There’s a Mutt on Our Cover. Here’s Why

Today, 71 percent of men between 18 and 44 own a dog — 71 percent! That’s more than the number of those men who have kids. Of course, there’s a reason for this. There are few things that round out a man’s life like a good dog. They’re loyal. They’re always happy to see you. And they never flake out on a camping trip or trail run. When you’re single, owning a dog is a sign you’ve grown up, agreed to take on a responsibility greater than yourself. When you’re surrounded by a wife and kids, a good dog is a slobbery respite from soccer practices and lawn-mowing days. They’re alone time, with a buddy.

In fact, without dogs offering us protection and partnership in our cultural infancy, some 20,000 years ago, civilization may not have been possible at all. Also, they can catch a damn Frisbee like nobody’s business.

That’s why, for our June 2017 issue, we put a dog on the cover. And not just any dog, a mutt, a China mix named Walt. Because let’s face it, while we admire a purebred Lab or Husky as much as anyone, there’s nothing like a good rescue mutt.

Part of this is the knowledge that you’ve saved a living thing. But it goes deeper. Long before we started selectively breeding for all of these variations, all dogs were mutts, feral canines interbreeding like any other wild animal. And maybe that’s why we love mutts so much: They’re not meant to look a certain way, have a certain disposition, or serve a certain need (although all of those are fine things to consider when getting a dog). A mutt is simply a mutt. You get what you get. Any skill you can teach it, any good behaviors it adopts, is simply a bonus.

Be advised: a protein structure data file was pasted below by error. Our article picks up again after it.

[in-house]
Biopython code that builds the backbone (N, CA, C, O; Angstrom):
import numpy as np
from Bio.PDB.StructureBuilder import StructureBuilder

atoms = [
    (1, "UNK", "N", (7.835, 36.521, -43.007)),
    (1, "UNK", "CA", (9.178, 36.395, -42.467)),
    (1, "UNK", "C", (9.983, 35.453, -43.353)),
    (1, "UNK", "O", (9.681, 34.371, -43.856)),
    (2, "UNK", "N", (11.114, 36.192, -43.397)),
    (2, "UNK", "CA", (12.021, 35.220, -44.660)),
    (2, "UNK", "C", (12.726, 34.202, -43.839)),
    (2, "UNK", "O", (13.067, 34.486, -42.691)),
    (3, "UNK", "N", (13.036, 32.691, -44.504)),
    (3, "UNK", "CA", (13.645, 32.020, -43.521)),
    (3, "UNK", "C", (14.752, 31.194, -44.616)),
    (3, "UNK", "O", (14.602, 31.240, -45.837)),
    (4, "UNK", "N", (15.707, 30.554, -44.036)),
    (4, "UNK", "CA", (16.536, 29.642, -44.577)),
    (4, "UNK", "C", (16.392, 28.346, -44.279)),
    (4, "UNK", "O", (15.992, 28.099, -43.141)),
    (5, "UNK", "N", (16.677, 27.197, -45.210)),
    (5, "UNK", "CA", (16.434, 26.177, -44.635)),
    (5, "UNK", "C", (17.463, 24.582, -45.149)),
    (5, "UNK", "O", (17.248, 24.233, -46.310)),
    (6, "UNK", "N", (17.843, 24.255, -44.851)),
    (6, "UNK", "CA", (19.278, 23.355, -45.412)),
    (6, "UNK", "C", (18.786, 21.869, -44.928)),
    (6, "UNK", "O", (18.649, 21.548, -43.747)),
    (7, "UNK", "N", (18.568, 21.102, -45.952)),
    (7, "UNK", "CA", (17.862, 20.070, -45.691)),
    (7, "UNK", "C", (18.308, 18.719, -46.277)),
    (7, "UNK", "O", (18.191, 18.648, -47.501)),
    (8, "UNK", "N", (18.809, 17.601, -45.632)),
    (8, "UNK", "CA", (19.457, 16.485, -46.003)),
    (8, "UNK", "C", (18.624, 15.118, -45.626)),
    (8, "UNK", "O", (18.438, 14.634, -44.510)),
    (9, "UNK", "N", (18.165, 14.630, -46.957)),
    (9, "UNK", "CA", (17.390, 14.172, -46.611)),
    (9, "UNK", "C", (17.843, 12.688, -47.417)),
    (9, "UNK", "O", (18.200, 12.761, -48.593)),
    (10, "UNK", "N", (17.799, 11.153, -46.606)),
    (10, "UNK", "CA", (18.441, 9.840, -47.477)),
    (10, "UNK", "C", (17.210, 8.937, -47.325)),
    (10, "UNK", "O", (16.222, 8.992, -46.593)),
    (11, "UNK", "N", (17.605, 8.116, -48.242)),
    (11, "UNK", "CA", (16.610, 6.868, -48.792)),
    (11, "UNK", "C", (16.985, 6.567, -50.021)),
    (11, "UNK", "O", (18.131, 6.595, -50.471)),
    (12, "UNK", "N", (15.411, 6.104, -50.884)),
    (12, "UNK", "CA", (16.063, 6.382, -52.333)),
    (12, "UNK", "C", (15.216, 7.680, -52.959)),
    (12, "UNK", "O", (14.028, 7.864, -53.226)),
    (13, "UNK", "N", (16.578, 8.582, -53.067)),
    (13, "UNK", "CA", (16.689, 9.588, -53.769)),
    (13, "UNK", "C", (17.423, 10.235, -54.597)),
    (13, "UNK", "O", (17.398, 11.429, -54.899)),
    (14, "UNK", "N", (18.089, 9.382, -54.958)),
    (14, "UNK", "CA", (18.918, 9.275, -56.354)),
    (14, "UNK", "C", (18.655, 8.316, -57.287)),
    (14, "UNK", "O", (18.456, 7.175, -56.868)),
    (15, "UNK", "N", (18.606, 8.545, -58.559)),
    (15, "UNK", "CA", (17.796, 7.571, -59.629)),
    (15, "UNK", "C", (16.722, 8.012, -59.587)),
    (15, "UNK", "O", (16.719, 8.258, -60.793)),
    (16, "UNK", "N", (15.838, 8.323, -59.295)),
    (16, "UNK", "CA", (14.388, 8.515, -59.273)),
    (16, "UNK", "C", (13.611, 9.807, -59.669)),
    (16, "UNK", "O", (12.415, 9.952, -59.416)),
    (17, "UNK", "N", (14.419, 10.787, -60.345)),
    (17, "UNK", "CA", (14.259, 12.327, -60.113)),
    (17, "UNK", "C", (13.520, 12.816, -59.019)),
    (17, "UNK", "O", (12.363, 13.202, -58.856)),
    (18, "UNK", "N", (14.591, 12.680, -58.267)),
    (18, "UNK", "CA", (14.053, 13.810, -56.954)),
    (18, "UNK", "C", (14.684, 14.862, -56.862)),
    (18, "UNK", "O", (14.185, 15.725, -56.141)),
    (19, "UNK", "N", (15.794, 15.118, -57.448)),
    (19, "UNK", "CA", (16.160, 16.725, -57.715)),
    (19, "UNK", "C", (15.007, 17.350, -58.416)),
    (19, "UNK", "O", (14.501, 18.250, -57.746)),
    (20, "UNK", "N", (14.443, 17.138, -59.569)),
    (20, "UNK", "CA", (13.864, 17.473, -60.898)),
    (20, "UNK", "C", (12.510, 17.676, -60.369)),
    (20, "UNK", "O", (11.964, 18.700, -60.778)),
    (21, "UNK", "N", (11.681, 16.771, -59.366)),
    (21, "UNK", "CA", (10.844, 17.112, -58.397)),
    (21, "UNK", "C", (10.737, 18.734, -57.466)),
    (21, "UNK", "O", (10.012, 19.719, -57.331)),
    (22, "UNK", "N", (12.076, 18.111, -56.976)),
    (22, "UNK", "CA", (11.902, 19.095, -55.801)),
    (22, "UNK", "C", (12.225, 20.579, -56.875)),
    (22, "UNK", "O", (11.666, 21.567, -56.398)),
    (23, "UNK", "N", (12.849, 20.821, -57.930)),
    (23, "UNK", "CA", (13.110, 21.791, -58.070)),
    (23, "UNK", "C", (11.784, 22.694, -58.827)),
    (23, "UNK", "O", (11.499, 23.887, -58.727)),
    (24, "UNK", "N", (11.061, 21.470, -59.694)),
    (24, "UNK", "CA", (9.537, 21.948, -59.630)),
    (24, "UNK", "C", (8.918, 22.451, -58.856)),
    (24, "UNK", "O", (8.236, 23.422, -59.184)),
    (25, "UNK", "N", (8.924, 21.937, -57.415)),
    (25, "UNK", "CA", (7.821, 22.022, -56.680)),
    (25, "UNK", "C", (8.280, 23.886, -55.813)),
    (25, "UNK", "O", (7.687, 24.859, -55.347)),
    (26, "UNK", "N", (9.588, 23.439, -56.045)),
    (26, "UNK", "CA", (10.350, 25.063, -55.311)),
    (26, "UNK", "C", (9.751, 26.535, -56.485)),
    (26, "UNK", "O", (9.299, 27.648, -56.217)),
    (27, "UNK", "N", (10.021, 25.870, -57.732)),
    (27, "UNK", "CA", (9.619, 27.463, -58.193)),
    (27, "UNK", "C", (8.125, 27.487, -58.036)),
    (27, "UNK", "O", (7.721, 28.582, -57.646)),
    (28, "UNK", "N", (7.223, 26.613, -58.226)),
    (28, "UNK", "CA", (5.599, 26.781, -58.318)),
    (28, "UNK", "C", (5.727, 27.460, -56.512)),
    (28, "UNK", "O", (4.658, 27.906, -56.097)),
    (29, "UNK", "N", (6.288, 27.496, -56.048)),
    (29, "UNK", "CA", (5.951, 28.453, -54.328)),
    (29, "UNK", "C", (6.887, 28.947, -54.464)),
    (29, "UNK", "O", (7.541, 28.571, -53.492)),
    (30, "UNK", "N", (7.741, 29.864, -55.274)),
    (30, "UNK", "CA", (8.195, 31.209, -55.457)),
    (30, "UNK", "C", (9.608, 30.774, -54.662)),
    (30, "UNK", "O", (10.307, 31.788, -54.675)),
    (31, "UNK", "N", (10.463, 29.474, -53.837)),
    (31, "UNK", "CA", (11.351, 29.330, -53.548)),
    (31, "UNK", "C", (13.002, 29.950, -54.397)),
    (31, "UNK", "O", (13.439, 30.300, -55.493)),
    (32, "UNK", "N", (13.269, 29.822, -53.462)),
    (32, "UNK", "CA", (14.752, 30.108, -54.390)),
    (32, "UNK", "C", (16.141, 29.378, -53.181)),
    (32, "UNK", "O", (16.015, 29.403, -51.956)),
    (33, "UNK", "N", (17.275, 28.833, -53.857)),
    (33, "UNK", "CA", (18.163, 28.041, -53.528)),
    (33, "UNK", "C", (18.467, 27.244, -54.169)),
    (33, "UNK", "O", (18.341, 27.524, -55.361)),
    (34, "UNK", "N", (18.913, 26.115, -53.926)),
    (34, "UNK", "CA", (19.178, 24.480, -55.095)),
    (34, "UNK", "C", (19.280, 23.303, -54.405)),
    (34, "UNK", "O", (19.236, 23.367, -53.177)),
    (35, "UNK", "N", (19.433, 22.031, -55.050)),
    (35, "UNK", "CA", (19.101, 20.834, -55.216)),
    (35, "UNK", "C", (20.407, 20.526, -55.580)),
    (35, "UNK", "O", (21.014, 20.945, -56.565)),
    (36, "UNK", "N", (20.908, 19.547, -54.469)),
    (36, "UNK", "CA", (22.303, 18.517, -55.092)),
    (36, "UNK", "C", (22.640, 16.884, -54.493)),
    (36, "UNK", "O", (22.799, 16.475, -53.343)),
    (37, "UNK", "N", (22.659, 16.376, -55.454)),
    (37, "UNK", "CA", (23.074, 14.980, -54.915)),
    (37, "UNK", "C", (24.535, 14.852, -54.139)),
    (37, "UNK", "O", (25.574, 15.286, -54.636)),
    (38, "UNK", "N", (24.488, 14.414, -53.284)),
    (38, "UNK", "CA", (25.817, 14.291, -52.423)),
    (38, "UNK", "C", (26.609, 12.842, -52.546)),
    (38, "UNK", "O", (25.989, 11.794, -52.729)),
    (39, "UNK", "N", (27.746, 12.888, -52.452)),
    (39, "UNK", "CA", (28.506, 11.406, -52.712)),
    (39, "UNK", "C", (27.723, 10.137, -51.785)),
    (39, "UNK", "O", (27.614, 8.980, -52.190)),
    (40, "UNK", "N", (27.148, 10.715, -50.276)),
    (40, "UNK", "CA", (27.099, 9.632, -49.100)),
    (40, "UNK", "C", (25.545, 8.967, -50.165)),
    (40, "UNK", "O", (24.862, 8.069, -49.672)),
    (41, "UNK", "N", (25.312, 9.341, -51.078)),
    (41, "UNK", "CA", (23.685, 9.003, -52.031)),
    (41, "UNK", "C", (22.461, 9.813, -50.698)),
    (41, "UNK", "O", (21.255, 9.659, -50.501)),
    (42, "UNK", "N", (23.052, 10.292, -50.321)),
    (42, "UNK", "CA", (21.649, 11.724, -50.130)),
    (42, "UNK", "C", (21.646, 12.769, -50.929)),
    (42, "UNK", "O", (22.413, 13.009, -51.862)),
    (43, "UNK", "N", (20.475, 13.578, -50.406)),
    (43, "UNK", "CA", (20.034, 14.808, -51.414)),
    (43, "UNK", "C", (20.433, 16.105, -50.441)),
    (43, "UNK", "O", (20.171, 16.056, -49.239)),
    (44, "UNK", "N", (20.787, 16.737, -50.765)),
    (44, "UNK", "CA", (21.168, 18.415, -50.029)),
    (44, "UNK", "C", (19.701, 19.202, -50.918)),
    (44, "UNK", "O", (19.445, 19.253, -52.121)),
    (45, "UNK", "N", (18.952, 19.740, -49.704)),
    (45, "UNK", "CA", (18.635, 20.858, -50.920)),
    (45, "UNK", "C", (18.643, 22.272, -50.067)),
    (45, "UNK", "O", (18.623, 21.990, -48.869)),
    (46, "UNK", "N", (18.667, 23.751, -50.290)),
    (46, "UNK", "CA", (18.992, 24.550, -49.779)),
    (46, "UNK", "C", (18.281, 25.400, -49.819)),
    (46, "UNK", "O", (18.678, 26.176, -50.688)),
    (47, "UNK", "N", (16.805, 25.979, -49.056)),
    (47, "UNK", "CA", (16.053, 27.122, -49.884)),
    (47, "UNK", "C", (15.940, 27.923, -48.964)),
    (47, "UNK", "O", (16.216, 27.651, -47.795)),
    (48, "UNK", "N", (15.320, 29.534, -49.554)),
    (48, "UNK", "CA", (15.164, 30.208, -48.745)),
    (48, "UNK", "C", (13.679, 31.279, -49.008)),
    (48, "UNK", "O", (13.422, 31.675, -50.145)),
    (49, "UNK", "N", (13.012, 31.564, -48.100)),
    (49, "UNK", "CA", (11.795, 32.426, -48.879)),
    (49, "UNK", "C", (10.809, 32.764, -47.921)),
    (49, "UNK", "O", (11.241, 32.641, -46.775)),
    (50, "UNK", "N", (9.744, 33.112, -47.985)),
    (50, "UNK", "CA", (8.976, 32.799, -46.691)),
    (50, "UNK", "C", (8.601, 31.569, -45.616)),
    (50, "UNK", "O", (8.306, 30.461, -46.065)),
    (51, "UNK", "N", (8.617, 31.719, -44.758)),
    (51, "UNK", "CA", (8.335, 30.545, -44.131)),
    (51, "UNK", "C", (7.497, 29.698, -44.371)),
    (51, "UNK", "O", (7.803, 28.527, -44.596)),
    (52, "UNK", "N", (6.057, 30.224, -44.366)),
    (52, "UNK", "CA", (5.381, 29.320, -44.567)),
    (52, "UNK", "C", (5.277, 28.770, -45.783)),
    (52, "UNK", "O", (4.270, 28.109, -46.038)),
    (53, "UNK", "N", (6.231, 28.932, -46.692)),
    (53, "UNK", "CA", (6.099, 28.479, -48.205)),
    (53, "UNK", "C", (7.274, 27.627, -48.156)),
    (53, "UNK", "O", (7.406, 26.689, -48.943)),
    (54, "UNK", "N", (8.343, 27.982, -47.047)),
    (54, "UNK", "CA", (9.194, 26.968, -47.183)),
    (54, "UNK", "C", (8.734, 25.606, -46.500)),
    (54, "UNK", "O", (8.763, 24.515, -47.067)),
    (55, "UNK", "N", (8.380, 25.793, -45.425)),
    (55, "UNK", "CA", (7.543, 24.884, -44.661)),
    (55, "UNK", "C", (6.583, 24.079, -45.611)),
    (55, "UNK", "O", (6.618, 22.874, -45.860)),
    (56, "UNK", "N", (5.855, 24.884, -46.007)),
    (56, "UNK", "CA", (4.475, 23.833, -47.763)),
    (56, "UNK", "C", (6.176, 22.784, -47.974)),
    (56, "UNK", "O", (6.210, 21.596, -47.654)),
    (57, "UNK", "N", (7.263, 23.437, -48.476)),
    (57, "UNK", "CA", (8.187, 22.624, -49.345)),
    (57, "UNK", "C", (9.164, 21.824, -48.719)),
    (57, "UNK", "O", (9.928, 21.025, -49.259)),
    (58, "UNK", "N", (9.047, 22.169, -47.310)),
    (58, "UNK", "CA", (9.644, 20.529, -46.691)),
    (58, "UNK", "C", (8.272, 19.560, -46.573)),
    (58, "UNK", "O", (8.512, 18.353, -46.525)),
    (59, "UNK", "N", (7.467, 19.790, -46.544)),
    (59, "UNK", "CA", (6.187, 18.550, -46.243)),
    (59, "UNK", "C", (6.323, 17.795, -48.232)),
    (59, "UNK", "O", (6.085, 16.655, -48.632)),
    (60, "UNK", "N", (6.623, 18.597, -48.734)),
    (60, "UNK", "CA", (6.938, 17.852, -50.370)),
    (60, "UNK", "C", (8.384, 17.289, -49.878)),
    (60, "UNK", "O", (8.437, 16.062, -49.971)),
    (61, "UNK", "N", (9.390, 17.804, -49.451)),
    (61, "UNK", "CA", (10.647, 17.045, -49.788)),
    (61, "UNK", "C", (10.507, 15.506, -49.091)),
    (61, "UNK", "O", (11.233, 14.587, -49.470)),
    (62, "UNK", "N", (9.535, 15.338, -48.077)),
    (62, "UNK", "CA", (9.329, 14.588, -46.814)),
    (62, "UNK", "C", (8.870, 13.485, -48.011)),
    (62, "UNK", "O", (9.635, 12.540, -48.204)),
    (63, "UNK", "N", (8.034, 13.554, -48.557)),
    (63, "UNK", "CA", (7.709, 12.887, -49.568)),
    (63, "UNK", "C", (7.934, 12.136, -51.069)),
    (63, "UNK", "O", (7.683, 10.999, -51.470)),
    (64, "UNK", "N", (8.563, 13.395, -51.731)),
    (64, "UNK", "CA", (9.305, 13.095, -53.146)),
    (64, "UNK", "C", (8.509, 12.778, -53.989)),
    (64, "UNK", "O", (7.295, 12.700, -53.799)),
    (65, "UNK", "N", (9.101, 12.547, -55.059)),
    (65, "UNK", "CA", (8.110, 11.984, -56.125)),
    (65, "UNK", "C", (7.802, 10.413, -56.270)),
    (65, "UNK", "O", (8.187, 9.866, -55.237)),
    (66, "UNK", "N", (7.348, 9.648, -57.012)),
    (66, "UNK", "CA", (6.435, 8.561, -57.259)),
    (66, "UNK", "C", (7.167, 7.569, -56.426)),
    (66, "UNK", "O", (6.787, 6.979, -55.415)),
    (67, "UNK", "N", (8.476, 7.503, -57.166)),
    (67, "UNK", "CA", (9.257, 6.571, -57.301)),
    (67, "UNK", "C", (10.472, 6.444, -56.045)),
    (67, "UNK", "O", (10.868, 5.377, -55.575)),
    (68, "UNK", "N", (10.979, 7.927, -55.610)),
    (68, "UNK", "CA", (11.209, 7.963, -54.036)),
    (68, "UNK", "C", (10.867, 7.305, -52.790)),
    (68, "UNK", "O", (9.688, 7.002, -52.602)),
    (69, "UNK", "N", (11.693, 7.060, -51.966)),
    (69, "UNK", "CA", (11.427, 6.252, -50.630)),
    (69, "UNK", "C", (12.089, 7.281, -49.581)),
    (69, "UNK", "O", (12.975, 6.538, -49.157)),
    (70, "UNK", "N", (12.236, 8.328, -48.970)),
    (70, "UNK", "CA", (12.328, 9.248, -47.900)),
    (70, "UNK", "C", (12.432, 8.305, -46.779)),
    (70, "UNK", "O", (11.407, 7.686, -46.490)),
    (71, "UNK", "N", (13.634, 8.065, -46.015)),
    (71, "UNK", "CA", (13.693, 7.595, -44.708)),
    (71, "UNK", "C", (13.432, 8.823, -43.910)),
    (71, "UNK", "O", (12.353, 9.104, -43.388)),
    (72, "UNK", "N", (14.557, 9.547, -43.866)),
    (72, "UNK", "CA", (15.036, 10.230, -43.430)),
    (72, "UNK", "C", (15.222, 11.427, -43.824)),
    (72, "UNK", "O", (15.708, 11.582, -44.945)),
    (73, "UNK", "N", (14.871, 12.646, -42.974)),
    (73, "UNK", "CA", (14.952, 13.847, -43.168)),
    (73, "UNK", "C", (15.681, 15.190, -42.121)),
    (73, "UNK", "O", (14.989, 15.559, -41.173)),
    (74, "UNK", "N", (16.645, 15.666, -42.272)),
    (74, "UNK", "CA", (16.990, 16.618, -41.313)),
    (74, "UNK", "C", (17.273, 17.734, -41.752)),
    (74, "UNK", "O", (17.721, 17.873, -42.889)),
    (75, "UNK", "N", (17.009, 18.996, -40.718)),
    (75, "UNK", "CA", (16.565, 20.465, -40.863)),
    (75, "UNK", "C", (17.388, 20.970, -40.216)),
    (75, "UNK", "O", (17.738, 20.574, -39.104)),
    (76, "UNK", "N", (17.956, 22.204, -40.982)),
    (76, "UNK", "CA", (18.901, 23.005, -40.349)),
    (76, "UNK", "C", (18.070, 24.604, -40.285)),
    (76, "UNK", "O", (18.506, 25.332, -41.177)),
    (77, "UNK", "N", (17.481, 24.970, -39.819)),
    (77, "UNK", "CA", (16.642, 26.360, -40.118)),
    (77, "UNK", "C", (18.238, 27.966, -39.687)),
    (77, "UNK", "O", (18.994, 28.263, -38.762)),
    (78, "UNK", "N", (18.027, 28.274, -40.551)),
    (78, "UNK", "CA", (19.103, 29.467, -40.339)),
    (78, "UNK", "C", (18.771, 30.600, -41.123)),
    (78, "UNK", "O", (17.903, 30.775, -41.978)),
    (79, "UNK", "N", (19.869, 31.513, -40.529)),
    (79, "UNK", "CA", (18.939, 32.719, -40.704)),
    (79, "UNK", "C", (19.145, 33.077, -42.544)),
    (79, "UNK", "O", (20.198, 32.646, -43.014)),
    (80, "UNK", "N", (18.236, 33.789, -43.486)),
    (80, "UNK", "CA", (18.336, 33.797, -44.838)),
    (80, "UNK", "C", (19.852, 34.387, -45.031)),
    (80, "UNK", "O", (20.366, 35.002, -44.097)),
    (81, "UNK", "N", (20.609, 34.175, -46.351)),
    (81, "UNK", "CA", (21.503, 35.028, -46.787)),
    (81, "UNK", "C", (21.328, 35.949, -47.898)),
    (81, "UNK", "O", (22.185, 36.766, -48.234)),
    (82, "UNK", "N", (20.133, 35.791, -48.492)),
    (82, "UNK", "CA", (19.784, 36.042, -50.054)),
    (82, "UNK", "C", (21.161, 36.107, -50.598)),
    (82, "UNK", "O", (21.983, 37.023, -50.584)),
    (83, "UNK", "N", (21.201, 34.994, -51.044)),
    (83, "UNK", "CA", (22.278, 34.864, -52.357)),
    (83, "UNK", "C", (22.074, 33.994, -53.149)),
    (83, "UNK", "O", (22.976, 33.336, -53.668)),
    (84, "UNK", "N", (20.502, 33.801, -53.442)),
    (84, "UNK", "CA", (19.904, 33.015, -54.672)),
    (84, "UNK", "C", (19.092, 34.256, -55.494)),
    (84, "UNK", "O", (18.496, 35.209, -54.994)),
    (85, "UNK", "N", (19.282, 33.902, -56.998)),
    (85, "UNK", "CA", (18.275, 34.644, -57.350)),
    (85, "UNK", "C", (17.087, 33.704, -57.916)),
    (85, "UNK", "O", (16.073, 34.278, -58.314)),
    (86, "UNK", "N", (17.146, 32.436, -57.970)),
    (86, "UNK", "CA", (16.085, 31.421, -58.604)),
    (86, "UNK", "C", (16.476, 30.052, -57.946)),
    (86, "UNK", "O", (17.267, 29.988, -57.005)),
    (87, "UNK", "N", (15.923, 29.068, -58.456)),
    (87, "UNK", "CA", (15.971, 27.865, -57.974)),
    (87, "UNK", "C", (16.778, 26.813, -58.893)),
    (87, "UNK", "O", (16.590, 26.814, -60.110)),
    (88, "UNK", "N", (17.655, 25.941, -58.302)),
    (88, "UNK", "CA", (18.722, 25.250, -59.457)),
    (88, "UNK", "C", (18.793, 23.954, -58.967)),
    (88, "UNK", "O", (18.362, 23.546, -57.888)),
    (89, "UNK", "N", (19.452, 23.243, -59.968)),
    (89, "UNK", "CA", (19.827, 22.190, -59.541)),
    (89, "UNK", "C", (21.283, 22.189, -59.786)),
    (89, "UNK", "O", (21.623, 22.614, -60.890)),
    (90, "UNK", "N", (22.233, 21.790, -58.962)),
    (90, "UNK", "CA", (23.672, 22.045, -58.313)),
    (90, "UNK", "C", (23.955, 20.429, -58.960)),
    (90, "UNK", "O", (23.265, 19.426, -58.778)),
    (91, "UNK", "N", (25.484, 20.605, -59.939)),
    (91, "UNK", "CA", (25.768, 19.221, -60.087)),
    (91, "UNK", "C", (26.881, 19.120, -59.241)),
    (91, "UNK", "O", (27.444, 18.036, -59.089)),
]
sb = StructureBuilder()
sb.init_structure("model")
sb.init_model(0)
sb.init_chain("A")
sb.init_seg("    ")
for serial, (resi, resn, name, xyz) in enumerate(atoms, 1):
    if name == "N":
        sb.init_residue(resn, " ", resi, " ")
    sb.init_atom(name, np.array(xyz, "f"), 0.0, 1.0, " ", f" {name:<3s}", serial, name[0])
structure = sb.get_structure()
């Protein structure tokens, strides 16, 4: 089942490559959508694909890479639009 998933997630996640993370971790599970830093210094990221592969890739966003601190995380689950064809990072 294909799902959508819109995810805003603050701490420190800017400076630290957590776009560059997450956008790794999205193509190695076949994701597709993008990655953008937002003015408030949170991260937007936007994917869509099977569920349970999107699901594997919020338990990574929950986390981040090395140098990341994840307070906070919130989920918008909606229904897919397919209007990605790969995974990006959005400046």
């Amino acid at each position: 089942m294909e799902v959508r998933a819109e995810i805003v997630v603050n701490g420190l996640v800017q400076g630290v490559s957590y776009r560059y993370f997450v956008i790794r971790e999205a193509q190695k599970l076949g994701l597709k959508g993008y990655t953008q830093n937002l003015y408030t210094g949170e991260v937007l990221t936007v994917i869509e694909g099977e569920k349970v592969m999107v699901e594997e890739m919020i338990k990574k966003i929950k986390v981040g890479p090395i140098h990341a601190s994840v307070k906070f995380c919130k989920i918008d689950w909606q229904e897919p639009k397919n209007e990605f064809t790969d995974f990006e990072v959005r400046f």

Really, when it comes down to it, a mutt is an exercise in acceptance: You’re going to take in this small, large, friendly, neurotic, loud, disgusting, smelly thing whether you’re ready for it or not. This bargain comes with all dogs, but with mutts it’s more pronounced. They’re the canine wildcard. You tame them at the same time they tame you. And mutts, being the original dogs, are better at this than most. They’re the clear link to, and reflection of, the wildness that’s still in all of us.